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No solution to the long-term care problem has yet emerged. But something can be done in the short-term for some of the most vulnerable people in Britain

By Paul Goodman
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Two of the most vulnerable groups in society are those at the extremities of life - the unborn and the very elderly - and there's an accumulation of stories about them, and other people who are at risk, in today's papers.  The Times (£) leads on the crisis gripping Britain's biggest provider of care homes -

"Southern Cross Healthcare, which runs 750 care homes, is cutting rental payments by a third in a stand-off with its landlords. The financial crisis leaves the 31,000 residents facing an anxious wait to learn whether the business will go bust, if the landlords will seize back the homes or if the company’s survival plan can work, amid fears that standards of care will decline. Local authorities are watching anxiously as they have a legal obligation to step in and provide care for any elderly people left stranded by a crash in the private sector."

The Daily Telegraph, in the meanwhile, has seen a letter saying to the three party leaders warning that the system of care for the elderly is at breaking point -

"The letter was signed by an alliance of organisations spanning the private and state sectors. Signatories included the leaders of Bupa Care Services, the Local Government Association, Age UK, the Joseph Rowntree Foundation, as well as social workers' and carers' representatives.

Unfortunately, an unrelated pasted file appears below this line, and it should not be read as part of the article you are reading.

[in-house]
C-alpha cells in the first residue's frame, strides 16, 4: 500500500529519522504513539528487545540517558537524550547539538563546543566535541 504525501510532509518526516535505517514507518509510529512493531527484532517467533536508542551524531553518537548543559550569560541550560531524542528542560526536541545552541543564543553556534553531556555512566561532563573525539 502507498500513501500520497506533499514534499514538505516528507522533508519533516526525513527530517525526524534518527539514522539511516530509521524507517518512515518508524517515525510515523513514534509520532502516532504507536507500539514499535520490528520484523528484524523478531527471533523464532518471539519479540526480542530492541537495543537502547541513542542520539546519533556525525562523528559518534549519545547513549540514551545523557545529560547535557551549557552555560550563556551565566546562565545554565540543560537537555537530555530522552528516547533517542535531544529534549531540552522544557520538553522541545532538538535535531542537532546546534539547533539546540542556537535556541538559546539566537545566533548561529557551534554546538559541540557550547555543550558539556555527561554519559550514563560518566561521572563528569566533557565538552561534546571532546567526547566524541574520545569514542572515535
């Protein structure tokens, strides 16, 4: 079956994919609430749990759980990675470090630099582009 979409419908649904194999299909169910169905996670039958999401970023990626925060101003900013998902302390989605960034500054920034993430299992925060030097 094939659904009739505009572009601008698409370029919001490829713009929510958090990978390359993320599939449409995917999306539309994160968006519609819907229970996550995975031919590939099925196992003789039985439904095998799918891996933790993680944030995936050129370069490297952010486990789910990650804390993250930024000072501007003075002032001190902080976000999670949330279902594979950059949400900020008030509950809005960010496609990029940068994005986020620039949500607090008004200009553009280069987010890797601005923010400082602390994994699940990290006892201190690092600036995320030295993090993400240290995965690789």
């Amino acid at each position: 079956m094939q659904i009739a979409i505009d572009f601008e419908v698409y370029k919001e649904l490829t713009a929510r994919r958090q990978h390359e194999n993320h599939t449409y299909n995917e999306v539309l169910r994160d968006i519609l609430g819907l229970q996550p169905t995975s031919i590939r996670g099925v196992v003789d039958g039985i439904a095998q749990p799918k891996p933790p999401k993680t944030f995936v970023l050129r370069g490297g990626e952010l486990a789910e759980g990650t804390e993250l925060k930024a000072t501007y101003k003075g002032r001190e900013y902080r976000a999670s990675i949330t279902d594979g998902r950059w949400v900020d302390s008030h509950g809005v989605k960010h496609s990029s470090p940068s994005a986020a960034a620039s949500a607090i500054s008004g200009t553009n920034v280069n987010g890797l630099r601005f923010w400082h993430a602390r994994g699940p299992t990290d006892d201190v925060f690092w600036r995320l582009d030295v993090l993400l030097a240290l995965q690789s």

The care bill for elderly and disabled adults in England will reach an estimated £24 billion a year by 2026. A Continued on government commission, chaired by Andrew Dilnot, the economist and broadcaster, is drawing up plans for the future funding of the social care system in England and will make recommendations to ministers in July."

It also carries a story saying that the terminally ill "should write down how they want to die", while the Guardian has another round letter lobbying Ministers, this time about the pace of benefit cuts.

The younger or at least fitter elderly are a powerful lobby.  For proof, look at the way in which the Government has linked pensions to earnings, and avoided means-testing such universal benefits as free bus passes and the Winter Fuel Allowance.  But no political party has yet cracked the problem of how long-term care, many of whose recipients are extremely frail, should be paid for: the last Government's attempt to do so ended in the row about death tax posters.

But there is something that Ministers can do in the short-term for some of the most vulnerable people in society.  The Telegraph reports that four people have been arrested before yesterday's Panorama, which showed disgusting scenes of the bullying of adults with autism and learning disabilities.  Managers didn't respond to complaints.  Nor did the Care Quality Commission.  The watchdogs plainly aren't biting.  They need a shake-up - or better still, since accountability tends to get results, be taken under local control.


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